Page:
Yet the current crisis has once again thrown it into sharp relief. Warnings from March that without government action (e.g. rent cancellation) much of the support measures from governments would end up in landlords’ pockets went unheeded. Research has shown that the government’s measures have overwhelmingly favoured rentiers, with up to 45% of the furlough going straight on rent and debt repayments to landlords, banks and other lenders. This totals to a staggering £10bn under the three-month lockdown. Simply by sitting on their assets landlords have seen their wealth increase. At the same time, their tenants, who are most at risk from the economic turmoil, face wage cuts. All of this will be compounded by what looks to be a deep and lasting economic contraction.


All of this highlights the extractive dynamic underpinning landlordism: when you rent a house, while you work you are in effect working—for a portion of the year—for your landlord. Your wages, earnt through your labour, go straight into their pocket. At the end of every month, as your paycheque comes in, a chunk of it goes straight to your landlord. You pay them simply for existing. My gawd! My wages!


This demonstrates the absurdity of rent. As a movement we must expand our critical horizon, beyond simply bad landlords, and to the very mechanics of rent itself. 


Our rent calculator


To highlight this, we’ve created a rent calculator. Our calculator is built on the concept that when you rent you’re working for your landlord. From this concept it flows that every year there comes a day where you stop working for your landlord, and start working for yourself — call it your Freedom From Rent Day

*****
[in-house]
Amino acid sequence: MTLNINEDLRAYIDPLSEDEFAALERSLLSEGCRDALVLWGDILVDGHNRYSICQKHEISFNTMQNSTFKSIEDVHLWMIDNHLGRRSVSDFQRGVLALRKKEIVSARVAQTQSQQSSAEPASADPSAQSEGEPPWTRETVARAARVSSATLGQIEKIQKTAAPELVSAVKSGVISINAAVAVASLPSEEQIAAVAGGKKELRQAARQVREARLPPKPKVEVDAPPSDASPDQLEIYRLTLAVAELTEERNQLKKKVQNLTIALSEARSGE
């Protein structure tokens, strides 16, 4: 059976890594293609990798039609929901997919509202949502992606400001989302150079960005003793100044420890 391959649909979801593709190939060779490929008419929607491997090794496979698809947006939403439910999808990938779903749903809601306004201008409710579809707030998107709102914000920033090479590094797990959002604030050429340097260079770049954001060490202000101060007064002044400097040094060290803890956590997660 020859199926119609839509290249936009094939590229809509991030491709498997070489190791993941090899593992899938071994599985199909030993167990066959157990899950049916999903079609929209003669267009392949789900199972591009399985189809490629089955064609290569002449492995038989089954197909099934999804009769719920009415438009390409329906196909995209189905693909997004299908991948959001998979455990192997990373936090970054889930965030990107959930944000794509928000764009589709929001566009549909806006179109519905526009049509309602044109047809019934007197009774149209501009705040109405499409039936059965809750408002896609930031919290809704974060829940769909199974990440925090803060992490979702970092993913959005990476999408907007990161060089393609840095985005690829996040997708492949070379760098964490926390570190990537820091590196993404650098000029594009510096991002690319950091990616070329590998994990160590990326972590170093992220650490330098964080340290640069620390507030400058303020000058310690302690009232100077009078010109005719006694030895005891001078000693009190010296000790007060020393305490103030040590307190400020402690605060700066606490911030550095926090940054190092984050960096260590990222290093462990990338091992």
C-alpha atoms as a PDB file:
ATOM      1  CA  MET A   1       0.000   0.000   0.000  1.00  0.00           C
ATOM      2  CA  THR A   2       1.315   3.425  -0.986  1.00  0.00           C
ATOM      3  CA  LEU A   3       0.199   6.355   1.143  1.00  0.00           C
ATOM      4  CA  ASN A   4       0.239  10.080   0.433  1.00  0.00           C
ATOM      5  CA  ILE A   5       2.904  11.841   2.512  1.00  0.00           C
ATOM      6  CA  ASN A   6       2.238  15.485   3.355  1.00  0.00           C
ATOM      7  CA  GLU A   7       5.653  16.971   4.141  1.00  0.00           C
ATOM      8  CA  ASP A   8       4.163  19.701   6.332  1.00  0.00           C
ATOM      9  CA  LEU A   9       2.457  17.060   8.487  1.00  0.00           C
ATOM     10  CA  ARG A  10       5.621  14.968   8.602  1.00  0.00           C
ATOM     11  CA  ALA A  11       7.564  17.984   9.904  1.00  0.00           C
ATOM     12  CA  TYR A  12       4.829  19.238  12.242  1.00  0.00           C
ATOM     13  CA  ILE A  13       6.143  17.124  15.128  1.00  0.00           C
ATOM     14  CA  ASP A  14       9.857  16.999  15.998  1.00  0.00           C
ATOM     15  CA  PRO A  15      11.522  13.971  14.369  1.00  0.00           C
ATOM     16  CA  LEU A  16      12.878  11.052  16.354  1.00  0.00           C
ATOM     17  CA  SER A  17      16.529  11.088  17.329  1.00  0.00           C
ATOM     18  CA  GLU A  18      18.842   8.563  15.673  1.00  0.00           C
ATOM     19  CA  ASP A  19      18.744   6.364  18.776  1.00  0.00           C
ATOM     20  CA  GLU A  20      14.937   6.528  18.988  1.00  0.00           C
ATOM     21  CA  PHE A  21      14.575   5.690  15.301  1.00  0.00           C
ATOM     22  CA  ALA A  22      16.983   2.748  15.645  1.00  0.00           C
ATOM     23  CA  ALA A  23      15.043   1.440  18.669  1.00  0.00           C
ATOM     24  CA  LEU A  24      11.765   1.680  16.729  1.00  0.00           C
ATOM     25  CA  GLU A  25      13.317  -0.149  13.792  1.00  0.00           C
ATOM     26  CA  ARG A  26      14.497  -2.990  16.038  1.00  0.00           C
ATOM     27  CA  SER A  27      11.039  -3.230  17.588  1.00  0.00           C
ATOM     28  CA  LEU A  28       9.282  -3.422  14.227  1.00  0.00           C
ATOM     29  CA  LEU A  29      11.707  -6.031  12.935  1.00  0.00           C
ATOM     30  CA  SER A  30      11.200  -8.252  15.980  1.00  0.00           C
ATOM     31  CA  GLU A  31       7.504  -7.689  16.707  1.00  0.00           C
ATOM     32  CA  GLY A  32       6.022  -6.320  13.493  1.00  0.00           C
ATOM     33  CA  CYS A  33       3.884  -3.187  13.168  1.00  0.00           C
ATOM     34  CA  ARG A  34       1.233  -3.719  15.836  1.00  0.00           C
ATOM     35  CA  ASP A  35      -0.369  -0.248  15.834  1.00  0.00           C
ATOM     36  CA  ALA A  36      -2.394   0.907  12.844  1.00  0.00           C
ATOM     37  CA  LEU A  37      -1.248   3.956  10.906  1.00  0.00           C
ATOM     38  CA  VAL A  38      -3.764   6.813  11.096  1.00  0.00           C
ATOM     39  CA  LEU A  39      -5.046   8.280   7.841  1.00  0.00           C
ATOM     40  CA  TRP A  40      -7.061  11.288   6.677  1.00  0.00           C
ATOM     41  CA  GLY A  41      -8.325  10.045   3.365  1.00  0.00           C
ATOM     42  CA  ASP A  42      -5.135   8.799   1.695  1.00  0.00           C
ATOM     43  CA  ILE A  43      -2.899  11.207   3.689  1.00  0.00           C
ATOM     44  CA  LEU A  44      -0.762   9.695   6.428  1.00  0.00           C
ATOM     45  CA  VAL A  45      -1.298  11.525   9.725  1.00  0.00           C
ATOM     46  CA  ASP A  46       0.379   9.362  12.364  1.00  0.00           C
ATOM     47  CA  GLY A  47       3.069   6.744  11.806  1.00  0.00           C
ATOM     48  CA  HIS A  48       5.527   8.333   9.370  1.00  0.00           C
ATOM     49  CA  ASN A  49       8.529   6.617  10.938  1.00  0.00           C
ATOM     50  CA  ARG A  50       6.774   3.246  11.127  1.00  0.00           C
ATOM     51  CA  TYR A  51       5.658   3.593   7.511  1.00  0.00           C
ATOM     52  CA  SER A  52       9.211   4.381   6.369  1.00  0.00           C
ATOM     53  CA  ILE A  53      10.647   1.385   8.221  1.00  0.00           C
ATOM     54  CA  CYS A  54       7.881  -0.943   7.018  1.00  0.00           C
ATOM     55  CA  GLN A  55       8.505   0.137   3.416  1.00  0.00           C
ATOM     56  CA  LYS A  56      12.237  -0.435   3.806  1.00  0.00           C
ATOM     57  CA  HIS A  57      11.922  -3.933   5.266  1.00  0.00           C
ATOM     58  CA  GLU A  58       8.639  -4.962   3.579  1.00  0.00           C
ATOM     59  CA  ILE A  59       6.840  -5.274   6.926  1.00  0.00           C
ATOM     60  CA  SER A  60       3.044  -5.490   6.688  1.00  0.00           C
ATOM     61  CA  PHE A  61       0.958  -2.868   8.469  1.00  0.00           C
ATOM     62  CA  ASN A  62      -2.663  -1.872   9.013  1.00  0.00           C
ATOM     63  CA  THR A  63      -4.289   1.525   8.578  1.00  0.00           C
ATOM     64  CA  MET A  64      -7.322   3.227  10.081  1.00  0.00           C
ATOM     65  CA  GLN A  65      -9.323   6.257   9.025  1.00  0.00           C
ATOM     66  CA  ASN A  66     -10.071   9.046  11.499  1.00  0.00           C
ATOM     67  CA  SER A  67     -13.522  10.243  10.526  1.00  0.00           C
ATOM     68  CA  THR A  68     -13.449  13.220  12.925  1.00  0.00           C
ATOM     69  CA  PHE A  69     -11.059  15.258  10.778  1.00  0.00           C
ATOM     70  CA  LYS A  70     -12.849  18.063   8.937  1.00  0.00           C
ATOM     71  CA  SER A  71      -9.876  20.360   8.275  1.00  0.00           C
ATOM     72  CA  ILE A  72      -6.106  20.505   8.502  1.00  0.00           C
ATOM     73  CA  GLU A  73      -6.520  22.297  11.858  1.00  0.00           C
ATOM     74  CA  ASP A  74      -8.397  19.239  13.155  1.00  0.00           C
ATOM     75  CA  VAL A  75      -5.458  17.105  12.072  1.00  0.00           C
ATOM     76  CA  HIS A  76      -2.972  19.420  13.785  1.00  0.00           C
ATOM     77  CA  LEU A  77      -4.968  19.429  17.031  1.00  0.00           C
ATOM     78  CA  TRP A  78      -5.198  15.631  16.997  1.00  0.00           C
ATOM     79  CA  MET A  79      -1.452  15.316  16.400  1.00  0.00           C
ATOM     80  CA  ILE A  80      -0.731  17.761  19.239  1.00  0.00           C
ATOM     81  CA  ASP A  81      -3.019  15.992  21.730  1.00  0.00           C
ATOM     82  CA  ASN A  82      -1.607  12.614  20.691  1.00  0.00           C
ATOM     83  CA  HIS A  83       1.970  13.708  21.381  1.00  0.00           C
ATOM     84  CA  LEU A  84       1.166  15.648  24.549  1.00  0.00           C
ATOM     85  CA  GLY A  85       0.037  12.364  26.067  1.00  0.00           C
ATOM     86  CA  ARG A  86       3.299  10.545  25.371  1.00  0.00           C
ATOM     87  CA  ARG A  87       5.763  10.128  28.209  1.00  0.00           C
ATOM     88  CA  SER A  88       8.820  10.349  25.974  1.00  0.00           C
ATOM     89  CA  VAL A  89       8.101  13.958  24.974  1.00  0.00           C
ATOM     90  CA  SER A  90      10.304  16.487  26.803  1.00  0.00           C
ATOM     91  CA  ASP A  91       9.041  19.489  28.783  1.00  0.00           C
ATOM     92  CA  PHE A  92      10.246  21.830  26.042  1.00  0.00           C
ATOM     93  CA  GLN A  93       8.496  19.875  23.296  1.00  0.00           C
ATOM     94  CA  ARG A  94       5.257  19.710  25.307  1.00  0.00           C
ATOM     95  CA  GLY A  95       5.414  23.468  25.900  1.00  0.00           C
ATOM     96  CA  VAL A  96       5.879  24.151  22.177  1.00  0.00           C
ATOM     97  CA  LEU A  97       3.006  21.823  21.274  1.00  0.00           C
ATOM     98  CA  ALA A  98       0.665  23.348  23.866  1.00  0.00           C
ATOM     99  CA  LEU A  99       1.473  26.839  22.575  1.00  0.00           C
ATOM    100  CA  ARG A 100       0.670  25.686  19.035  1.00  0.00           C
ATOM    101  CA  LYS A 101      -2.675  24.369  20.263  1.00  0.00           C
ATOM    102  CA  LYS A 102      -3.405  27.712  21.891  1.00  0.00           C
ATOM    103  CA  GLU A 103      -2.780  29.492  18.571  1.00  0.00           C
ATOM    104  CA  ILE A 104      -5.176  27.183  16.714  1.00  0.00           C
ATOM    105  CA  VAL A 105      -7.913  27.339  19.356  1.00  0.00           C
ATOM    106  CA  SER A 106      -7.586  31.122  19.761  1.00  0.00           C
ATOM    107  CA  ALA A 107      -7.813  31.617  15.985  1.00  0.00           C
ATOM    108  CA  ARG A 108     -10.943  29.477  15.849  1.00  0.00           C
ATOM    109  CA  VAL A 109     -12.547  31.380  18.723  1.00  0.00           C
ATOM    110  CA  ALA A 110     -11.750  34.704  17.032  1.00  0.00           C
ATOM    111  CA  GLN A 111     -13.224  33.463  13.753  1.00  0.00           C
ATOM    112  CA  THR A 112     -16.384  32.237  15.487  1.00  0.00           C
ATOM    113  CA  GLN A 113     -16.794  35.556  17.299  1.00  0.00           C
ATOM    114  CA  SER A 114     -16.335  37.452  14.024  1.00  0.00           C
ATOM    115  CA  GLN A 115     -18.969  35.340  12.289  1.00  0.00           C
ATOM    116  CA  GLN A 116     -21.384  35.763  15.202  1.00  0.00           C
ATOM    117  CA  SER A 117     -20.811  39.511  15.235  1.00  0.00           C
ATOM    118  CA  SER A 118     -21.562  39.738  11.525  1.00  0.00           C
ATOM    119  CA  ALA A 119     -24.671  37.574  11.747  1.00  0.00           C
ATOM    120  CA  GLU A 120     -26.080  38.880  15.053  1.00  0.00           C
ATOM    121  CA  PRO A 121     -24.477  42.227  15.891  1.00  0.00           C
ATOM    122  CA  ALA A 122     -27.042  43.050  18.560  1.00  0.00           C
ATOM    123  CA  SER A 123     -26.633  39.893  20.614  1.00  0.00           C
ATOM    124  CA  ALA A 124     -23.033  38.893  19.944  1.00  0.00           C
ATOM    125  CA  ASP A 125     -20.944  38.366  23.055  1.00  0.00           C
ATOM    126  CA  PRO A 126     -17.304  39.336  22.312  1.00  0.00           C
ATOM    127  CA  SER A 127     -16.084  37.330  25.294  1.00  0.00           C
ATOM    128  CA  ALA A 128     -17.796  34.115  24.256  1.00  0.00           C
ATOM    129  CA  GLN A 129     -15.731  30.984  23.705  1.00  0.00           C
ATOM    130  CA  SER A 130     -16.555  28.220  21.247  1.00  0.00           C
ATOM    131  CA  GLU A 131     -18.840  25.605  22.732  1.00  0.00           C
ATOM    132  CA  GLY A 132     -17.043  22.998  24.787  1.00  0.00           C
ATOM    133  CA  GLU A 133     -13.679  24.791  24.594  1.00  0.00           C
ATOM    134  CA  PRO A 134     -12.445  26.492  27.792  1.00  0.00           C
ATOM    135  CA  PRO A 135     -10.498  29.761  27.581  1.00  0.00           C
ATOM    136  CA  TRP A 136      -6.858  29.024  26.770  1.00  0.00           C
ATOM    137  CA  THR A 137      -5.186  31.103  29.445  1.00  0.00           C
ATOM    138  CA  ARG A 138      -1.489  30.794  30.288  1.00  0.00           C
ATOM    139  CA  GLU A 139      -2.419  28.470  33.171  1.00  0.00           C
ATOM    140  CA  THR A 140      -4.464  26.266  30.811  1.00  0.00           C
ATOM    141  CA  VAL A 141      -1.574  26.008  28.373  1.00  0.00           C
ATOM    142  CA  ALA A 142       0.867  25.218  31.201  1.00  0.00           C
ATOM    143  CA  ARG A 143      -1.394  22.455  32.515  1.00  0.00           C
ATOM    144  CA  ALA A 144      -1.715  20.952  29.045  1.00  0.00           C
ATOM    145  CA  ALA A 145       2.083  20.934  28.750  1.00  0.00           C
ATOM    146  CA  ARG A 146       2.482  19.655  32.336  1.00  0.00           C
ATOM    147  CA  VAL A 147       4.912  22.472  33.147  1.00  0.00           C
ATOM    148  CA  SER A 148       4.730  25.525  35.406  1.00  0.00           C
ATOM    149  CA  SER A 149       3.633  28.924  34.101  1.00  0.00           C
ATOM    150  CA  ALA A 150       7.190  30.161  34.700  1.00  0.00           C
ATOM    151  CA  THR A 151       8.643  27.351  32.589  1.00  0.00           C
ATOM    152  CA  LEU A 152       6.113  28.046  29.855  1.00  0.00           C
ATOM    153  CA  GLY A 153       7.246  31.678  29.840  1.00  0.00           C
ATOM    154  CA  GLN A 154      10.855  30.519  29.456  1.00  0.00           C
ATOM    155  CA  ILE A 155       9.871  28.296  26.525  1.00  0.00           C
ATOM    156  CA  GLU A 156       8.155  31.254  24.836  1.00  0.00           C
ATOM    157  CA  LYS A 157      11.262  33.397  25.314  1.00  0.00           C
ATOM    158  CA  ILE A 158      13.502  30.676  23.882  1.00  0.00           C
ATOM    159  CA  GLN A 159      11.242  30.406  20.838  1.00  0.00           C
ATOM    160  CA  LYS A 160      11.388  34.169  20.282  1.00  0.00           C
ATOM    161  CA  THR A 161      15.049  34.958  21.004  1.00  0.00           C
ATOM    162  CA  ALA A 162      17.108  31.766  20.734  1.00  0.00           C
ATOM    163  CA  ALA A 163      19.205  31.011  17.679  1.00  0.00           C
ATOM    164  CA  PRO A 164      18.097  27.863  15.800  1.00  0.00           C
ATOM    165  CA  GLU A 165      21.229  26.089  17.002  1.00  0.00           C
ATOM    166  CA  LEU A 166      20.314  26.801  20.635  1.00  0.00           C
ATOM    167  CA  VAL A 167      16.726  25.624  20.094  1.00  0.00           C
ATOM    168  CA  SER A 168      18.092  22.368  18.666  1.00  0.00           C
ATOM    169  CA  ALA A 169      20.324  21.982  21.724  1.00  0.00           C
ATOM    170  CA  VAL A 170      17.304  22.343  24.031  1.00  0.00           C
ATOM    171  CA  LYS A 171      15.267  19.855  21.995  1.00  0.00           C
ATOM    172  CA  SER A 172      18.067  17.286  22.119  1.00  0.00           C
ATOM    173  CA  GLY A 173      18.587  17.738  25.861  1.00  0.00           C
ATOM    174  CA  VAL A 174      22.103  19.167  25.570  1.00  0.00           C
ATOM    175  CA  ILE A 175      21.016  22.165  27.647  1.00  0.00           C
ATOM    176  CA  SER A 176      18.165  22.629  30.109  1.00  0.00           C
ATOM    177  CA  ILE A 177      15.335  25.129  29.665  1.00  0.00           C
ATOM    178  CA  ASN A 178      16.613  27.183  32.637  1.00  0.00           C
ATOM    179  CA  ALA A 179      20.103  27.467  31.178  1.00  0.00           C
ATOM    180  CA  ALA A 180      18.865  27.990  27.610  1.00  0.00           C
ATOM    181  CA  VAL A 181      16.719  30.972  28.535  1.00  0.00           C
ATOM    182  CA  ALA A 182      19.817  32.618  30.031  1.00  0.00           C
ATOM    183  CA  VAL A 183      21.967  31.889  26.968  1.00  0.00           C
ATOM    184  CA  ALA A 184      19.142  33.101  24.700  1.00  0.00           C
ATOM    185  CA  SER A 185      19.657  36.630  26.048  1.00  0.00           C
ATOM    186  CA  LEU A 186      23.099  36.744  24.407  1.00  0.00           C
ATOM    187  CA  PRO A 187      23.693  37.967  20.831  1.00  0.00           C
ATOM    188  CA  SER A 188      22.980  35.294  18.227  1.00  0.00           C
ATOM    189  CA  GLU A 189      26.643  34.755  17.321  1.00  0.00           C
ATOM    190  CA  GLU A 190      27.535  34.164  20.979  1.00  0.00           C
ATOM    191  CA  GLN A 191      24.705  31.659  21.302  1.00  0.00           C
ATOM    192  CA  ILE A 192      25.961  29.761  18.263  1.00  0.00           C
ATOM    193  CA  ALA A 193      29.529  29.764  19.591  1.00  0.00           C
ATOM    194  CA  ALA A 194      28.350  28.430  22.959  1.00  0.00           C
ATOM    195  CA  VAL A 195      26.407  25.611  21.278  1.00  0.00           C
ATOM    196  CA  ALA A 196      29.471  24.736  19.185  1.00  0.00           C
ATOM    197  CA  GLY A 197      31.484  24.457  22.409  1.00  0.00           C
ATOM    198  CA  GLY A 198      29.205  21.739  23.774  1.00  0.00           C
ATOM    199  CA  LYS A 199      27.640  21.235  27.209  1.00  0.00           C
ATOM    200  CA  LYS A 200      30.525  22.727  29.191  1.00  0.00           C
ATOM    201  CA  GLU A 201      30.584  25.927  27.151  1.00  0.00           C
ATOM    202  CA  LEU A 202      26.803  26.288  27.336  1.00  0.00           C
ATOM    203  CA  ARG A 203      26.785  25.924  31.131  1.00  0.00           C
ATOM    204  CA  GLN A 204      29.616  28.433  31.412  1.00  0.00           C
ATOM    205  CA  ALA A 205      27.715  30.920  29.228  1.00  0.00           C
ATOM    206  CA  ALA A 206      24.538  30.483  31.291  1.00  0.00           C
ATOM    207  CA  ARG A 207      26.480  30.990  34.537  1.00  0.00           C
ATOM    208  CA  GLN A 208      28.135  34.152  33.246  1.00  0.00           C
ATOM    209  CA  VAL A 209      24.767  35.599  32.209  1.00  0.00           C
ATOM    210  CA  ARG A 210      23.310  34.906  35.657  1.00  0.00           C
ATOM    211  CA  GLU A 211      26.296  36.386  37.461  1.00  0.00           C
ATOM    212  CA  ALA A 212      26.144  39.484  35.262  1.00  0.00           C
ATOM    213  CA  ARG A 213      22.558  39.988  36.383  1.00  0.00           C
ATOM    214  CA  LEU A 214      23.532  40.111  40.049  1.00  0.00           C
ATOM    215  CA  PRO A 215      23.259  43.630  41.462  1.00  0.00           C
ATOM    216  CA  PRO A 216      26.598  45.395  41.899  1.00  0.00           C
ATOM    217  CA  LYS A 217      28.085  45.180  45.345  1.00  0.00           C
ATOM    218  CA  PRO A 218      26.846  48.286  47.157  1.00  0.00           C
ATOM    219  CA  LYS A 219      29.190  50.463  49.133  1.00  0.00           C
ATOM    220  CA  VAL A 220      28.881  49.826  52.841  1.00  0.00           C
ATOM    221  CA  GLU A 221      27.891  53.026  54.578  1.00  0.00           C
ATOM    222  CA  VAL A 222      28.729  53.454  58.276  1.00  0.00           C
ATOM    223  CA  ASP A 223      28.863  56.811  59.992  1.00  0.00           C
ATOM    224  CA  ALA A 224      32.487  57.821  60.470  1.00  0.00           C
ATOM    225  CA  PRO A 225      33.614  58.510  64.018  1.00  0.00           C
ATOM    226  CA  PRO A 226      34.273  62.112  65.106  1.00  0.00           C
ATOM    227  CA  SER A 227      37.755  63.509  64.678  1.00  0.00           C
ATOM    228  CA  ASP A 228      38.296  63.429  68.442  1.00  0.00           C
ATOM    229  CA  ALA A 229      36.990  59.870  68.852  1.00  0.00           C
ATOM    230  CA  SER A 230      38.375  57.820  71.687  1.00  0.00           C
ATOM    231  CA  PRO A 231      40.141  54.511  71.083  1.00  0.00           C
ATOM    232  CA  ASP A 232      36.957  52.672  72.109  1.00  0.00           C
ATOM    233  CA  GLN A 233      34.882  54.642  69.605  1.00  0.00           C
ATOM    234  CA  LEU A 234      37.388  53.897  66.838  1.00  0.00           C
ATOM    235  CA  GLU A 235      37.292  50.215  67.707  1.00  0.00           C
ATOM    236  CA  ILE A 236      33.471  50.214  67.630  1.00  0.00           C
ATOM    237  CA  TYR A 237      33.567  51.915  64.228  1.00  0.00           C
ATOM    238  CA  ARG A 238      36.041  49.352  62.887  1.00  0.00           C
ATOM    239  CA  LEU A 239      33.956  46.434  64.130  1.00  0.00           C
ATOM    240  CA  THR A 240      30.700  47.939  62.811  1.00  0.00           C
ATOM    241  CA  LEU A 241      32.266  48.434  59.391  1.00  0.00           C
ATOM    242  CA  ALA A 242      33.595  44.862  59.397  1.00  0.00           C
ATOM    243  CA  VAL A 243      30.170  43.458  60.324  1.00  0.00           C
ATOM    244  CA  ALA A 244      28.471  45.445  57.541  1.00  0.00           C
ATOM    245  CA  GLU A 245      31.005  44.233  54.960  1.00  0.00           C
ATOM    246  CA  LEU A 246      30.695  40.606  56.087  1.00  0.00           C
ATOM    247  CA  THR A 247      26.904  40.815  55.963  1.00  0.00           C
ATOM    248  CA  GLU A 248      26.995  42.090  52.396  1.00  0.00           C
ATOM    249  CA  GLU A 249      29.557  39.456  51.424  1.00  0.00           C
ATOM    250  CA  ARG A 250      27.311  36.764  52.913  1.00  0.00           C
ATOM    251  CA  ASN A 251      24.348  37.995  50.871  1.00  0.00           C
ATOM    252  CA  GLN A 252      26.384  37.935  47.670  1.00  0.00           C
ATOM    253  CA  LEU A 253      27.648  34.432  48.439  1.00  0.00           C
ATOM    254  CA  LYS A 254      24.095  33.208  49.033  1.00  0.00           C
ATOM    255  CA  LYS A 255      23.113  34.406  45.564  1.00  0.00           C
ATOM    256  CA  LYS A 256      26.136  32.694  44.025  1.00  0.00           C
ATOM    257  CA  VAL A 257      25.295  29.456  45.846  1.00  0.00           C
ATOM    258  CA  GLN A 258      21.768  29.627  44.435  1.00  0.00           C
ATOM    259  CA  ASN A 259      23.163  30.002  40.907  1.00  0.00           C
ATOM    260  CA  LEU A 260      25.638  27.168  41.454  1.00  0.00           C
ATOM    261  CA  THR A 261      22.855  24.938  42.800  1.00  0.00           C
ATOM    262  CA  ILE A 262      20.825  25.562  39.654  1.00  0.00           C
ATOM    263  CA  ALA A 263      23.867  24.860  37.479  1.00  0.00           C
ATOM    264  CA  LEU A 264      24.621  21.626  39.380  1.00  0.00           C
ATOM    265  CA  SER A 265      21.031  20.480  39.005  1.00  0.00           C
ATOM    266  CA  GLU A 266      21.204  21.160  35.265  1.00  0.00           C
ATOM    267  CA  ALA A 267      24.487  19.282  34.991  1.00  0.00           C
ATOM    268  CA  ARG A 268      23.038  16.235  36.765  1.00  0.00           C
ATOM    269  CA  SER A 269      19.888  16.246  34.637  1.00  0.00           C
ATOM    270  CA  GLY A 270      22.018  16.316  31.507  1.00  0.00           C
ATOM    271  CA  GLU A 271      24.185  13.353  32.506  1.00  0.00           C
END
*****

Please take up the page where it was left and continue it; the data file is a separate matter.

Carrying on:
By inputting your monthly rent and your annual income, our calculator deciphers which day of the year is your freedom from rent day. To consider this more concretely, take the following examples. For all rents we have used the ONS averages. 


Consider a nurse living in Manchester on a salary of £24.000 per year. They share a two-bedroomed house with one other person, paying £410 per month on rent. They stop working for their landlord on the 24th March. Their housemate however, is on the minimum wage and making £17.000 per year. They’re working for the landlord for a larger part of the year — their freedom from rent day is the 22nd April.


Now imagine that the nurse decides they no longer want to share a house, and instead rent a place of their own. Their rent is £700 per month. The price they pay for this is clear: more of their life is taken up working for their landlord. Their freedom from rent day is now much later, on the 22nd May.


Now consider the situation in London. It is here that the rentierisation of the UK economy is most advanced, and rents are at much higher levels. Here the time people work for their landlords is far starker.